It took me a few evenings to glue in all of the white snow. I used a layer of PVA applied with a paintbrush and tweezers to to get the application precise. There isn’t any snow on the stairs as it would have obliterated them.

My keyboard is still covered in white fluff. It gets everywhere!

The last thing I did was apply the tiny tufts of green and red berry bushes to make some festive garlands and the tree is topped with a sparkly bead.

As with my previous moons, I kept the outside a dull, boring grey so that the focus was all on the middle, like a delightful, festive, sparkling geode that has been cracked open.

Click any of the thumbnails below to view more full size photos of this model.

Next, the Forbidden Watchtower.

This is a hollow model with a removable cap for installing lights inside. I haven’t gotten around to that part yet, but I do plan to do something about lighting it up when I get a chance.

The really pronounced stones on the base make it a lot of fun to paint as very little effort can create a really beautiful and natural looking effect.

I primed this one in black so that I could work as much shadow as possible into the crevices of those stones. Next I brushed in layers of greys and painted the tower all over in a maroon color leaving the windows flat red. Then I did the copper details and dry brushed copper all over the tower. Once that was completely dry I dry brushed some layers of green green on the stones, tower and roof. Lastly I added in a bit of brown and silver detail.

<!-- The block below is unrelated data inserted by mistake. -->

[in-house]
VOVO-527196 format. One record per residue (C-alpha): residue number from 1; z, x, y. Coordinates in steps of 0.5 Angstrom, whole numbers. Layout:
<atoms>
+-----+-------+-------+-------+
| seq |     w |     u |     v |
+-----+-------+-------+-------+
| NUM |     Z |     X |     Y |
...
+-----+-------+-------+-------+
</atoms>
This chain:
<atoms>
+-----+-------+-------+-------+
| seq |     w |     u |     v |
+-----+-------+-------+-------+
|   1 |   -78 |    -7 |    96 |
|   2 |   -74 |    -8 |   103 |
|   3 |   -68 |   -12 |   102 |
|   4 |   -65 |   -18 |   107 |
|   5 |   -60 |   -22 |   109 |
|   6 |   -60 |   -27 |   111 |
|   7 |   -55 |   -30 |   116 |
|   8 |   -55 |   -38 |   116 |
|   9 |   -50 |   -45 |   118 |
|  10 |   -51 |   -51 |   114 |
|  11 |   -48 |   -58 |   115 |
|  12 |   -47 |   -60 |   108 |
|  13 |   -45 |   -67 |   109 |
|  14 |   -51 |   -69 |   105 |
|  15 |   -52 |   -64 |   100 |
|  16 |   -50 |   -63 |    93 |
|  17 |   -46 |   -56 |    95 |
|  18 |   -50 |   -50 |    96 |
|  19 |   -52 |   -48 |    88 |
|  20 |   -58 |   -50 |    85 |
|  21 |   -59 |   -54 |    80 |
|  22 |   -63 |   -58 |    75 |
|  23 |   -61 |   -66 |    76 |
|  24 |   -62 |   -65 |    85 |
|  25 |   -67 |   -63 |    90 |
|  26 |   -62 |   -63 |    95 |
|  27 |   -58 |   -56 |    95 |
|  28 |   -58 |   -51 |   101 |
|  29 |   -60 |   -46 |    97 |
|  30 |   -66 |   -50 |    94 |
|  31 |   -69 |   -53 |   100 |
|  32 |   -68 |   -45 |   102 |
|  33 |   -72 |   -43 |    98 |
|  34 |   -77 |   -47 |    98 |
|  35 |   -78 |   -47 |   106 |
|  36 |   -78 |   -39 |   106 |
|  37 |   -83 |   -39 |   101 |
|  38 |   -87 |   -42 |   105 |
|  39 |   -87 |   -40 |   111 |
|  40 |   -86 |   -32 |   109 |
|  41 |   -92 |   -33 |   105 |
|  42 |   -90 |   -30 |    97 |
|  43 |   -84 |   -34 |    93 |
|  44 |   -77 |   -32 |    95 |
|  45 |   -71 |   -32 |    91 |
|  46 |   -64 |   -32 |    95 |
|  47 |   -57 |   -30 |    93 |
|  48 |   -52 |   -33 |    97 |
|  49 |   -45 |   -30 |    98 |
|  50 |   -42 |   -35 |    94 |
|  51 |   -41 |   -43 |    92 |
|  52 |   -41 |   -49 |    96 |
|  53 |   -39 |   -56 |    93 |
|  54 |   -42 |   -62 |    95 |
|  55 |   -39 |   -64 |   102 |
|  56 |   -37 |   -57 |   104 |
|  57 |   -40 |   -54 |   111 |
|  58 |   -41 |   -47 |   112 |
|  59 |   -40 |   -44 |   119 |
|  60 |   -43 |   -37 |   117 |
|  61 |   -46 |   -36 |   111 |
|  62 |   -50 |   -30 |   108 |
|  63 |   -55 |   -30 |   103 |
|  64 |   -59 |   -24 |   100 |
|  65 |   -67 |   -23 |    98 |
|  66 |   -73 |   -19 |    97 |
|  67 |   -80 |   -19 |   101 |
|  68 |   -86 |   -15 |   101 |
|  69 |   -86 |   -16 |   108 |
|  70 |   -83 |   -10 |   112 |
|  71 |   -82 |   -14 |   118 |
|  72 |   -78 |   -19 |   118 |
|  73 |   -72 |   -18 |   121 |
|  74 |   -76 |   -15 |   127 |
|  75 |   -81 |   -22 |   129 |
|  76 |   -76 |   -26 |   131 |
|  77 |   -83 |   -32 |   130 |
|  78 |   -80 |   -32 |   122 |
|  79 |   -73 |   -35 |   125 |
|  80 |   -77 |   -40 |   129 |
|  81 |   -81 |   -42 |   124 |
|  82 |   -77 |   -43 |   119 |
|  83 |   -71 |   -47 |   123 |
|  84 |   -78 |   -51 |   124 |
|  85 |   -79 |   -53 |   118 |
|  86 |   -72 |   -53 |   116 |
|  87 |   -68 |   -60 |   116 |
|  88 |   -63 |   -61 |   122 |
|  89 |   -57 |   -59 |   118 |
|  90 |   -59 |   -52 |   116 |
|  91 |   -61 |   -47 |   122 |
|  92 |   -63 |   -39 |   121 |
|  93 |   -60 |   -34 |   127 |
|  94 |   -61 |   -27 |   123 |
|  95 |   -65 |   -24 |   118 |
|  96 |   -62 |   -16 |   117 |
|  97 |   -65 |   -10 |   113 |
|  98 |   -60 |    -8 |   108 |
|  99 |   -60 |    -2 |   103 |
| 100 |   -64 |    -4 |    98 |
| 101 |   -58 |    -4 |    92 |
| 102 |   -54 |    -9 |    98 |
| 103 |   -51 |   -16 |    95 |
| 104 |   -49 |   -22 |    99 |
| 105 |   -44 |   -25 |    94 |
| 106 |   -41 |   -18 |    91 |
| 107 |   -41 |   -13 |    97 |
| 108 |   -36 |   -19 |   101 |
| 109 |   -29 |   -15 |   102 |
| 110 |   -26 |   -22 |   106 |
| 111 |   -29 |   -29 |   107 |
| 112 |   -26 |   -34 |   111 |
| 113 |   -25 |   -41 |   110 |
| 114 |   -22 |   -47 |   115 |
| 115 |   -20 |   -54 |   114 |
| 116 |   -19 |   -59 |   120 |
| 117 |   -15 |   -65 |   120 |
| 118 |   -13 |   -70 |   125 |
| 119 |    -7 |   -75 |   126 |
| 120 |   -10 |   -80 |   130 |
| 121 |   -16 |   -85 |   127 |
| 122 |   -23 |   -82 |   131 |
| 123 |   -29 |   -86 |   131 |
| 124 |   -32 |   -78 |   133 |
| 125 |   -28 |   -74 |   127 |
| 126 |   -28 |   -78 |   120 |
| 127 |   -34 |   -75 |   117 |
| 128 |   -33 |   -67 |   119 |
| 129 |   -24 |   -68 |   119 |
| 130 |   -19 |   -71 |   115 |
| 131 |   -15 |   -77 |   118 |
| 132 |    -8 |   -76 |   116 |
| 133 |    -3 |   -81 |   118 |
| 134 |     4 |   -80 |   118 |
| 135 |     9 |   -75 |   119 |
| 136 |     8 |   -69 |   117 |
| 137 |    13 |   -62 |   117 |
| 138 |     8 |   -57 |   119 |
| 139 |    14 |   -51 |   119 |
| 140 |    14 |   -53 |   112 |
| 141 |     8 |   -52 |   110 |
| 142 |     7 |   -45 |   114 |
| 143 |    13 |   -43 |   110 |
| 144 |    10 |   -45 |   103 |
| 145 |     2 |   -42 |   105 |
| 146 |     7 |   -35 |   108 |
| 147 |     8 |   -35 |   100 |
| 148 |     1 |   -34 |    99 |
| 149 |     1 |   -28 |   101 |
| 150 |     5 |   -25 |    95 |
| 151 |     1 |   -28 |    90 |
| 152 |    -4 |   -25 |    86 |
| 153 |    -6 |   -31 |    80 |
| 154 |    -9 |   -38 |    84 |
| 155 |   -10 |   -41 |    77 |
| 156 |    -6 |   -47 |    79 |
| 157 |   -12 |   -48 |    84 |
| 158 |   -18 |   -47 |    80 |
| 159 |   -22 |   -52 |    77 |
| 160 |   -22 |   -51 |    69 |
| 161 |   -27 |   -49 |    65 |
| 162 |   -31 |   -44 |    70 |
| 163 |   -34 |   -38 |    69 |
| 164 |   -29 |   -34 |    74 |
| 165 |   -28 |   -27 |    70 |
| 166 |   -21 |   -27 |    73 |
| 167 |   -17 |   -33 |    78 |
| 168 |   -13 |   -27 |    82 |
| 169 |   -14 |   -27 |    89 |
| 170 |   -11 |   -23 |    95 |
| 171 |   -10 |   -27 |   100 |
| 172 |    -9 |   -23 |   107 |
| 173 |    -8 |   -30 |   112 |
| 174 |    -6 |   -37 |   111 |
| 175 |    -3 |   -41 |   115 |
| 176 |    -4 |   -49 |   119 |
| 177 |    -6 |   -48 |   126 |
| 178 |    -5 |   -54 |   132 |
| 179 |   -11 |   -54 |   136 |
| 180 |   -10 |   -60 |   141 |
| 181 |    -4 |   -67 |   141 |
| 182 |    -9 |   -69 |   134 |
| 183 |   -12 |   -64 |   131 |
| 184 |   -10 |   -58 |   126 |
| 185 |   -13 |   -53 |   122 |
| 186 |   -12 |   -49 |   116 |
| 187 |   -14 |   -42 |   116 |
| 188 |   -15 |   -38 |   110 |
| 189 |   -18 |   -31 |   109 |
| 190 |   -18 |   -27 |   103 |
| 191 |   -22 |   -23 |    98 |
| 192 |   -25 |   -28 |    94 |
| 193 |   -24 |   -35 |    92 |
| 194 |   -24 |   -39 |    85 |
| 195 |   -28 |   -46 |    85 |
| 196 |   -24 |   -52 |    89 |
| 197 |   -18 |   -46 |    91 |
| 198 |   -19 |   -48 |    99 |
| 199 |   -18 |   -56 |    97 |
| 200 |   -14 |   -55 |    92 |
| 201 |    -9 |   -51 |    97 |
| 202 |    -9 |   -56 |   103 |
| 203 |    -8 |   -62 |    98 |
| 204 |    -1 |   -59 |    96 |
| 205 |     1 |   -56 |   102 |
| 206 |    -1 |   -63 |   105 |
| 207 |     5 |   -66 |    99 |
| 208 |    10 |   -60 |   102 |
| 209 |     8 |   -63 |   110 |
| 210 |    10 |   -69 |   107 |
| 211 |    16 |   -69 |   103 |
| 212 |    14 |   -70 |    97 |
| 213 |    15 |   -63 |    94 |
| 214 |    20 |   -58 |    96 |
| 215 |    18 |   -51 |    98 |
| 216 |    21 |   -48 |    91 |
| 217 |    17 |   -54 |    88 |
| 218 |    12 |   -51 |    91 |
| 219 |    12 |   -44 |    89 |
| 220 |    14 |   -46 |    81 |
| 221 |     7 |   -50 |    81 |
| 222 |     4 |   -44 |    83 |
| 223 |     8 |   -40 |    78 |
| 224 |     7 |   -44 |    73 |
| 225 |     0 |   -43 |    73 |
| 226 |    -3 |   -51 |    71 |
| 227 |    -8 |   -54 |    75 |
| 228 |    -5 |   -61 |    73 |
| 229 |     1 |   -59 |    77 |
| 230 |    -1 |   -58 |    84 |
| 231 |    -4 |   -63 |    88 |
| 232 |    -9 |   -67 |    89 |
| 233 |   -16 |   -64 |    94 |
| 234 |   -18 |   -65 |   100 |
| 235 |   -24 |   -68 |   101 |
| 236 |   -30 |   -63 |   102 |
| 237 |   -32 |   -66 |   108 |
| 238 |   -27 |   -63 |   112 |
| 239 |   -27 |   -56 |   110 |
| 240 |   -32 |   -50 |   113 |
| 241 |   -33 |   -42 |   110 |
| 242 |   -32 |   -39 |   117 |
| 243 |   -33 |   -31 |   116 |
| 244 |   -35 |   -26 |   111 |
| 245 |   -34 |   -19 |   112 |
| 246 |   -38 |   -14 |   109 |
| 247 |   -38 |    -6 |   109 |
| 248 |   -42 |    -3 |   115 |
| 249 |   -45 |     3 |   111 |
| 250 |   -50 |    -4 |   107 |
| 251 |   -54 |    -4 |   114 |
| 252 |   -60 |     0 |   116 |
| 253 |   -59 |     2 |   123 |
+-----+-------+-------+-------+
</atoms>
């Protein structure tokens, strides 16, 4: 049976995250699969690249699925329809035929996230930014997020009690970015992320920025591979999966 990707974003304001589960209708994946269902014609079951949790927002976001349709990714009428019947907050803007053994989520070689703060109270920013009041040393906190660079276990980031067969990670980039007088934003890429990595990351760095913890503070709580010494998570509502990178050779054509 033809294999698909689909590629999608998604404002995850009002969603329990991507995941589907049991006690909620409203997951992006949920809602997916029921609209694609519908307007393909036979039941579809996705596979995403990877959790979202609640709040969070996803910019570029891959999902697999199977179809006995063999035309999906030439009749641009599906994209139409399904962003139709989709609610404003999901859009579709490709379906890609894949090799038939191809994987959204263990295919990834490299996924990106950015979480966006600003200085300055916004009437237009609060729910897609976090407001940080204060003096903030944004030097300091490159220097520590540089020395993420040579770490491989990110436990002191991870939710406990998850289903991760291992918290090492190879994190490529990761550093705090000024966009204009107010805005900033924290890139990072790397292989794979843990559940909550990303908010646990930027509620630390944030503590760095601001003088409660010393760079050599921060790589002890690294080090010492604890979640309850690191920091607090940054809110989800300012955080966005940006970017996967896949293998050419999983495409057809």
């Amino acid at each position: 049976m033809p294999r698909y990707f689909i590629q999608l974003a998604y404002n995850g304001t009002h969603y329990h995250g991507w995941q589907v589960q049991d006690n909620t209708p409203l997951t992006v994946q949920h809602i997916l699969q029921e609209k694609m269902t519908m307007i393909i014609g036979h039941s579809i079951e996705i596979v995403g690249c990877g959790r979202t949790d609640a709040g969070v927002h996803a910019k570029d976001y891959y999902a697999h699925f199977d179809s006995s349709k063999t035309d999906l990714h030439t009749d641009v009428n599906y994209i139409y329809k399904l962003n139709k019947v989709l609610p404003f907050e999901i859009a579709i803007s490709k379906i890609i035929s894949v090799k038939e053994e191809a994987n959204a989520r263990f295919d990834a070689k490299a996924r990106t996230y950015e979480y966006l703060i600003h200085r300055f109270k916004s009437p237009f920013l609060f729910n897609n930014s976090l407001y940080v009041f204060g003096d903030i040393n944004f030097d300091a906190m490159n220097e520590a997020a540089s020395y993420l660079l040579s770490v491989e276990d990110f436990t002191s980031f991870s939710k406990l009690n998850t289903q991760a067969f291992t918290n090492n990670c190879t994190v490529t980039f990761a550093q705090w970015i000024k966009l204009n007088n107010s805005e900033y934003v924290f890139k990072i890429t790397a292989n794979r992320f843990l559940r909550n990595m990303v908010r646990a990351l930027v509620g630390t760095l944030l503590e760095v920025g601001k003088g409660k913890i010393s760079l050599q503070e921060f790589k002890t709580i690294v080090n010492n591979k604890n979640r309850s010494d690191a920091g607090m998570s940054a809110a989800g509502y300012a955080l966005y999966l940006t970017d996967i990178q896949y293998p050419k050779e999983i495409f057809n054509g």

I used a bit of nail flocking powder to make sporadic moss patches on the stones and I glued in a few tufts of bushes (clump foliage)… I even made a weird little climbing plant up the back :D

Click any of the thumbnails below to view more full size photos of this model.

These last two models don’t have a lot of added bits, but the paint jobs took quite a while as there are a lot of layers in there.

The Pumpkin Hut was primed and then painted with a layer of light orange. Next I applied a dark brown wash to all of the crevices on the body of the pumpkin. Once that was dry, I sort of dry(ish) brush-blended in the medium orange into the wedges between crevices. Then I added in the highlights on top. On the leaves, door and windows I painted layers of acrylic with dry-brushed highlights. As a finishing touch I dry brushed on a TINY bit of gold all over to give it a bit of of fairy sparkle.

Lastly I applied a bit of lichen to the window boxes with PVA.

This is another hollow model, so a battery operated tealight can be placed inside to light up the windows. :)

Click any of the thumbnails below to view more full size photos of this model.

The final model that I’m going to cover today is the most recent of this post in terms of release time and it’s the Fortress of the Crescent.

It can be printed solid, or hollow so that a light can be put inside to illuminate the windows.